Friday morning brought a new instance of a rare phenomenon: A televised interview with President Trump. You may not be surprised to learn that the outlet lucky enough to land the interview was the one to which Trump devotes a decent part of his week, Fox News, and you may further be unsurprised by the show on which the interview aired: “Fox and Friends,” Trump's morning go-to.
You may however be surprised to learn that the interview was conducted by someone who was rumored to be under consideration for a role in the Trump administration — and that the interview was conducted as part of a Trump campaign rally.
This sounds like an exaggeration. It is not.
Fox host Pete Hegseth interviewed Trump for 10 minutes while standing in front of the rally crowd, as you can see in the network's video. Both his questions and Trump's lengthy responses were piped through the arena's sound system, allowing the audience to react to the exchange as it was happening.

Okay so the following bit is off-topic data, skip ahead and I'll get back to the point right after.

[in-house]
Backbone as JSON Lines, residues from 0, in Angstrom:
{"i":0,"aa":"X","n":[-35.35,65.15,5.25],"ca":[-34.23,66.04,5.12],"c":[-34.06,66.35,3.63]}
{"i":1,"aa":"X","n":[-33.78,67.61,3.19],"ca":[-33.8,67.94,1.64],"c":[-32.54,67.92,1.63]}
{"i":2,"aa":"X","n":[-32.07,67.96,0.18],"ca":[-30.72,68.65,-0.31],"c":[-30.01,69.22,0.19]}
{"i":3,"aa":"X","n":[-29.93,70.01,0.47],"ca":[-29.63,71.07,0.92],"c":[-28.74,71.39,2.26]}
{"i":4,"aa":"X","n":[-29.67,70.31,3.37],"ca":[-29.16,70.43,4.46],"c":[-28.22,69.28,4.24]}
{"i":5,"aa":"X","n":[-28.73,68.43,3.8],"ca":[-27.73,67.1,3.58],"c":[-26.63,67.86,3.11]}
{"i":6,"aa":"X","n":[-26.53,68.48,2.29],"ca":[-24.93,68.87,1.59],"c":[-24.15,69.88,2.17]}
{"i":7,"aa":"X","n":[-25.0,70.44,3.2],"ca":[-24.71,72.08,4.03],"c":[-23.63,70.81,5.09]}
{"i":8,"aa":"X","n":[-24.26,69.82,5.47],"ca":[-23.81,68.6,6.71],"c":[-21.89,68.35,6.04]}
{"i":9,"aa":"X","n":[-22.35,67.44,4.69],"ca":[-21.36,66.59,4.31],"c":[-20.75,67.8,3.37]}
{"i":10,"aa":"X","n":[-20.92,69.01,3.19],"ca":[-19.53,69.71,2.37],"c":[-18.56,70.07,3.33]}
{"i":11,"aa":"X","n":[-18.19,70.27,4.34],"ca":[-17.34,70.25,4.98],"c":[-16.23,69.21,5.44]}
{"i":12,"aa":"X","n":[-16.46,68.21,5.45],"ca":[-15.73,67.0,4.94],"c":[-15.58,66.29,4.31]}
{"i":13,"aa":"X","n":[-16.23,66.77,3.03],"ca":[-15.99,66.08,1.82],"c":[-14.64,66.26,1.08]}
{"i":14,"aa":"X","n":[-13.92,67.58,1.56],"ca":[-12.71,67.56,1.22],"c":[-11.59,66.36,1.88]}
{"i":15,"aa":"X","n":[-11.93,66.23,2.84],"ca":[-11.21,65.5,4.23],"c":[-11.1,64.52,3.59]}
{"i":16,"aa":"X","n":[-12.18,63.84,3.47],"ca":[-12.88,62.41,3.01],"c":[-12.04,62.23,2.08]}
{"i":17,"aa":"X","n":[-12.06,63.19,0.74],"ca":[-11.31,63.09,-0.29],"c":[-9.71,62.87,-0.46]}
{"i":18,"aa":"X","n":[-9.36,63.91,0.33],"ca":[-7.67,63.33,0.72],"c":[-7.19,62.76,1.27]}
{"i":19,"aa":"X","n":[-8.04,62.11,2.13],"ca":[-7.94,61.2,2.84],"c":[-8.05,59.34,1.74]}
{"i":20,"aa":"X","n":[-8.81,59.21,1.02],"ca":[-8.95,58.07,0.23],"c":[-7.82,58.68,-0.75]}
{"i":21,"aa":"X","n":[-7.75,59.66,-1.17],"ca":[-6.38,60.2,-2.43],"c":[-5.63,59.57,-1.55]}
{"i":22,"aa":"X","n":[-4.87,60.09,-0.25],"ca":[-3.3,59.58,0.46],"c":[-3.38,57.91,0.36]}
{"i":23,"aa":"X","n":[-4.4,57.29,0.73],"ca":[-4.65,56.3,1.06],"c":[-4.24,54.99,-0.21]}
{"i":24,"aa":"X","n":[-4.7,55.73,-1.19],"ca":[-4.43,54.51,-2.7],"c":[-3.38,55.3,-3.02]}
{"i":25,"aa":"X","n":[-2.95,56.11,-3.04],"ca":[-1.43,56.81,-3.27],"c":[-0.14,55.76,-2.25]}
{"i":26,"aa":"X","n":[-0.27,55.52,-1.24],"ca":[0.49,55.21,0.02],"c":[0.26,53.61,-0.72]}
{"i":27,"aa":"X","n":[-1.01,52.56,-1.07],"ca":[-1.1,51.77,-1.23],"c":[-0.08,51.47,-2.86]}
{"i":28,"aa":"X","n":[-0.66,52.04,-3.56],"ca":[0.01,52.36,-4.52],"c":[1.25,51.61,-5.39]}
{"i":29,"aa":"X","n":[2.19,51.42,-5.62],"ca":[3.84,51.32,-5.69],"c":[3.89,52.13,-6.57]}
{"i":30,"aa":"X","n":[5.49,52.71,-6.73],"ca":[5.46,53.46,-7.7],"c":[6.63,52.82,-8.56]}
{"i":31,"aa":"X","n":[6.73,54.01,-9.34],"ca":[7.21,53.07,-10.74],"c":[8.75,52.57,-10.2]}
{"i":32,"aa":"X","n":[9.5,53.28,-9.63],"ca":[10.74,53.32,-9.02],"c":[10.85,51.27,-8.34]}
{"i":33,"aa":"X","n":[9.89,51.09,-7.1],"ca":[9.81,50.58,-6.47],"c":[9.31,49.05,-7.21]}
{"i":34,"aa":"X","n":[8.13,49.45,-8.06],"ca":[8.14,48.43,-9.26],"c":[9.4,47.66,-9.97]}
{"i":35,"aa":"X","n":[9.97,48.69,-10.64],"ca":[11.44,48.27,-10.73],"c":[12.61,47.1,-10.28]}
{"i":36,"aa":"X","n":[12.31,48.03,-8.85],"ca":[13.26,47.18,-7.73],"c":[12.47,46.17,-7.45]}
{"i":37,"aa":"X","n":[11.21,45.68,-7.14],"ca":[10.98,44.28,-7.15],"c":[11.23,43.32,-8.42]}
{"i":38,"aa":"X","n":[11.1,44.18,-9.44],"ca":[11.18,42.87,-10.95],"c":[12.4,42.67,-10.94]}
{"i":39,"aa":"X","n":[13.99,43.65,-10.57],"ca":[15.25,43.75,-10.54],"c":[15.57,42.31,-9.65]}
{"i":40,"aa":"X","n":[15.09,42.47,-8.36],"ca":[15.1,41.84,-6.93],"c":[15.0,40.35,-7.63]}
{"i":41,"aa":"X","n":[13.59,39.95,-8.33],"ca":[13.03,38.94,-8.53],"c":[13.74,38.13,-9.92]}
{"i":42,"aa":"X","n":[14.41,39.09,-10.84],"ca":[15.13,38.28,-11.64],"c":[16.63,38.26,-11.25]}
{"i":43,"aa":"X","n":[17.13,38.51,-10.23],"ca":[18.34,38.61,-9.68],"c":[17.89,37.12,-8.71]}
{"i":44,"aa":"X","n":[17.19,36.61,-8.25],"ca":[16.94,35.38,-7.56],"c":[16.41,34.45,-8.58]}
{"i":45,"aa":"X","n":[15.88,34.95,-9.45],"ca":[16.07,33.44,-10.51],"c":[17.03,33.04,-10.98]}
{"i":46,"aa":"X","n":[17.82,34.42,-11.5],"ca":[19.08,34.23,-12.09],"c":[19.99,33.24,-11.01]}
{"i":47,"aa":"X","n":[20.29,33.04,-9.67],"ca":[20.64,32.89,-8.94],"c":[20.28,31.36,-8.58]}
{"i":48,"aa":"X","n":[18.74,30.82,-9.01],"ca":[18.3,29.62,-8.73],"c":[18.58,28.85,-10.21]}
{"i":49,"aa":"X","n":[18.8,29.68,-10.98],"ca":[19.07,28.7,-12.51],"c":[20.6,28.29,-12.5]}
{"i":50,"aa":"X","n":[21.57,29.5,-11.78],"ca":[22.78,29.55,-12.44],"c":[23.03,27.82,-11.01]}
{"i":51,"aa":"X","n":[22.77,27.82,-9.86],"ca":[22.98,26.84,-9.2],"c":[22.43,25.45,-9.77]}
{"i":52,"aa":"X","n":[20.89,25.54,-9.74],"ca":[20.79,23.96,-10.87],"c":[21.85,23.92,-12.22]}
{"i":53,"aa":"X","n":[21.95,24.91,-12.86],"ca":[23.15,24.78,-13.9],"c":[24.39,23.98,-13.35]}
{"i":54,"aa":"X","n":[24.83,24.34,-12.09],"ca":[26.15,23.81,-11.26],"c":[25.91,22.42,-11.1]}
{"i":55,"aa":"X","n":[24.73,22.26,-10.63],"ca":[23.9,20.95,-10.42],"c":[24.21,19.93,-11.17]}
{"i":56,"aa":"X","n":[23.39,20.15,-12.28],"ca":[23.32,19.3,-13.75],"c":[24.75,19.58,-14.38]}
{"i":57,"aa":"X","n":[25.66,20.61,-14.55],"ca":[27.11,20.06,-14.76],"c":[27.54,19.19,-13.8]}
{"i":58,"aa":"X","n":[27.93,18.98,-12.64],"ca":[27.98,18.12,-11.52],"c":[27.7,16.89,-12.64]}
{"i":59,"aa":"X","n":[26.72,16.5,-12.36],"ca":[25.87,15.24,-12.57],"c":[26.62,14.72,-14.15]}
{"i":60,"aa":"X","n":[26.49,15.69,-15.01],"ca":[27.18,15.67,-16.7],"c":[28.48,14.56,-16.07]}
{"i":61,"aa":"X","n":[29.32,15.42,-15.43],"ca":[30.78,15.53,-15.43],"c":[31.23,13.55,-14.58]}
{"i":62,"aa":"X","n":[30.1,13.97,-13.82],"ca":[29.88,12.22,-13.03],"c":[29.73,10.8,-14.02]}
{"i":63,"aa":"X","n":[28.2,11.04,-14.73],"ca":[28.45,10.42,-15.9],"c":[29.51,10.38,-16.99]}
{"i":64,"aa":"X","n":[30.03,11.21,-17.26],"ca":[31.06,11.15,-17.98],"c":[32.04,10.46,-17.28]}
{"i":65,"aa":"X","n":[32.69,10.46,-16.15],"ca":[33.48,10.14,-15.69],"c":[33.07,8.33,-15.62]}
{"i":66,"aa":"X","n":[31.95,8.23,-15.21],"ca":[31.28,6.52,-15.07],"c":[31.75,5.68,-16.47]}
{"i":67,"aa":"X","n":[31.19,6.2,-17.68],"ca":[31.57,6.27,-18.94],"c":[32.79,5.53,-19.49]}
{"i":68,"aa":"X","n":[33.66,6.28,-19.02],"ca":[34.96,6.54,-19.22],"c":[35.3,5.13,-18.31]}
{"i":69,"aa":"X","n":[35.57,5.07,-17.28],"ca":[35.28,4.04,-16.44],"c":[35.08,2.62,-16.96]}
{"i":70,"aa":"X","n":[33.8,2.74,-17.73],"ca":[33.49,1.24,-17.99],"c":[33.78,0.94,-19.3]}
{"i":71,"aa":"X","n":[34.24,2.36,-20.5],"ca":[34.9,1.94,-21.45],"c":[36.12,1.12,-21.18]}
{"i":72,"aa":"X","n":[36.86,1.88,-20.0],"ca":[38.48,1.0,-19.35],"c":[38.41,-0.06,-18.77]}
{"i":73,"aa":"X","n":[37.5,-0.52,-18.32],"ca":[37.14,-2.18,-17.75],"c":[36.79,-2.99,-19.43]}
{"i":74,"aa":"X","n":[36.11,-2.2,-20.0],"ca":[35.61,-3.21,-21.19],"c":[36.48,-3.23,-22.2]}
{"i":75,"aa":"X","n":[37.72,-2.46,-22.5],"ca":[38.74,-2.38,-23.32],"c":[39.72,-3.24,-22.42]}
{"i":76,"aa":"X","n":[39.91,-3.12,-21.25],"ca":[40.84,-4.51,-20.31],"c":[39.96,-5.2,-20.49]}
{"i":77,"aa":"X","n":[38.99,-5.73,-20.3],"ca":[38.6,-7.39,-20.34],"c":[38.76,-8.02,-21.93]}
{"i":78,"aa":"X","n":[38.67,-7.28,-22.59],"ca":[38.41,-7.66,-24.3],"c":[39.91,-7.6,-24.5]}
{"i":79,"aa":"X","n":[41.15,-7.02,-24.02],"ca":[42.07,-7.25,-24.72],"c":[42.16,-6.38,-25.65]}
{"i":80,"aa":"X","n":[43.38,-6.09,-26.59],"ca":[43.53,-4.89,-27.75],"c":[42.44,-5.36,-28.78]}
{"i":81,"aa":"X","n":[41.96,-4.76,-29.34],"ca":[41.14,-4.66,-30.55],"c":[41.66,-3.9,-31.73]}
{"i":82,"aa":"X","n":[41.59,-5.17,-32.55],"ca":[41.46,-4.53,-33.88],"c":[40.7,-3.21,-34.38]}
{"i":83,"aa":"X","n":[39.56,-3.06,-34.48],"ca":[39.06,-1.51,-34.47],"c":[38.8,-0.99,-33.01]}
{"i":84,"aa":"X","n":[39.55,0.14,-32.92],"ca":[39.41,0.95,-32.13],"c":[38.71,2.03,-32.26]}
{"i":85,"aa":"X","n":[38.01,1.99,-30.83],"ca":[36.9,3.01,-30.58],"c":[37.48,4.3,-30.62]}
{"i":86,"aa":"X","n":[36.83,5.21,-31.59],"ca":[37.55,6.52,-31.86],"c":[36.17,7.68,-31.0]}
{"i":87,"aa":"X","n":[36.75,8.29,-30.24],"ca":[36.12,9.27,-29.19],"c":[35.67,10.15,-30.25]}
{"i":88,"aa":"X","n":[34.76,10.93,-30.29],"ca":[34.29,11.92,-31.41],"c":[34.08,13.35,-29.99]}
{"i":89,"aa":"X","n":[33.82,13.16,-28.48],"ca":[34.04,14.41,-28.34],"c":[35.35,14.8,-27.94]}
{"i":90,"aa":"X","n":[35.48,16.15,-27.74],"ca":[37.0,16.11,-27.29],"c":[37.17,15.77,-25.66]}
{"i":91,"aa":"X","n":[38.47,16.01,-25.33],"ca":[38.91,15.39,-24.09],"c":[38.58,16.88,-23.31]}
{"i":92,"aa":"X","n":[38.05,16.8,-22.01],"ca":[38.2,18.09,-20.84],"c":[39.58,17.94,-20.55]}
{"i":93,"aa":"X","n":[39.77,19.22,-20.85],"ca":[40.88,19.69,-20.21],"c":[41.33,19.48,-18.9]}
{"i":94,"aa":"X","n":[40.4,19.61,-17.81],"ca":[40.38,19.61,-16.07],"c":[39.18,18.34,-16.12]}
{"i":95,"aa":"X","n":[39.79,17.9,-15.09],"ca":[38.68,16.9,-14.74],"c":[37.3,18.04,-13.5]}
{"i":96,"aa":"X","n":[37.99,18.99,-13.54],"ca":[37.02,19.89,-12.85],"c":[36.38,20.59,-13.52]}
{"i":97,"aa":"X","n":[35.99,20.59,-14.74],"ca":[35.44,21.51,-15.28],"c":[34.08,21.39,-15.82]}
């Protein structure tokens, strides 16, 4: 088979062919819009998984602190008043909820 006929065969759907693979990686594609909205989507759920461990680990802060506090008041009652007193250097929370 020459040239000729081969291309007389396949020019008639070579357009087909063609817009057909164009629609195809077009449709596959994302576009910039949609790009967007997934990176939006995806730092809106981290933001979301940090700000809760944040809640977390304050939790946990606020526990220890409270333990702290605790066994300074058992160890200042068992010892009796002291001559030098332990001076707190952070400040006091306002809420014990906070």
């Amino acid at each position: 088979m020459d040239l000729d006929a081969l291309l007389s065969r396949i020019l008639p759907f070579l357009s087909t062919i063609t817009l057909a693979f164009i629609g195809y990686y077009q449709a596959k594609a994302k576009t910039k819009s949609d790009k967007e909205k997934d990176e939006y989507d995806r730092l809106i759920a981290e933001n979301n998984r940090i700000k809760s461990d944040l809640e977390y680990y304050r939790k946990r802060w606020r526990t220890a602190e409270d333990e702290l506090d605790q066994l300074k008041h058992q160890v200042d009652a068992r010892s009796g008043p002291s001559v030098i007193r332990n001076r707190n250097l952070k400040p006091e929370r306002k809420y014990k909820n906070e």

Trump has conducted interviews with Fox News staffers in front of a friendly audience before. But when he did so last October, sitting down with Sean Hannity in Pennsylvania, it was on Hannity's show — ostensibly an “opinion” program — and the audience was there as part of a sort-of town-hall format event. (Originally the interview was supposed to include questions from the audience, but that was scrapped.) The interview in Montana was something different.
"The energy when he walked out into this interview was like the energy right at first when he walks out right at first at the beginning of one of his rallies,” Hegseth said to his colleagues, introducing the interview. Well, sure. It was the beginning of one of his rallies.
This isn't the first time Hegseth has interviewed the president. He did so last September as well, offering questions that were less softball than teeball. Standing in front of thousands of Trump supporters, Hegseth's queries did not get any more pointed.
There were six, as follows.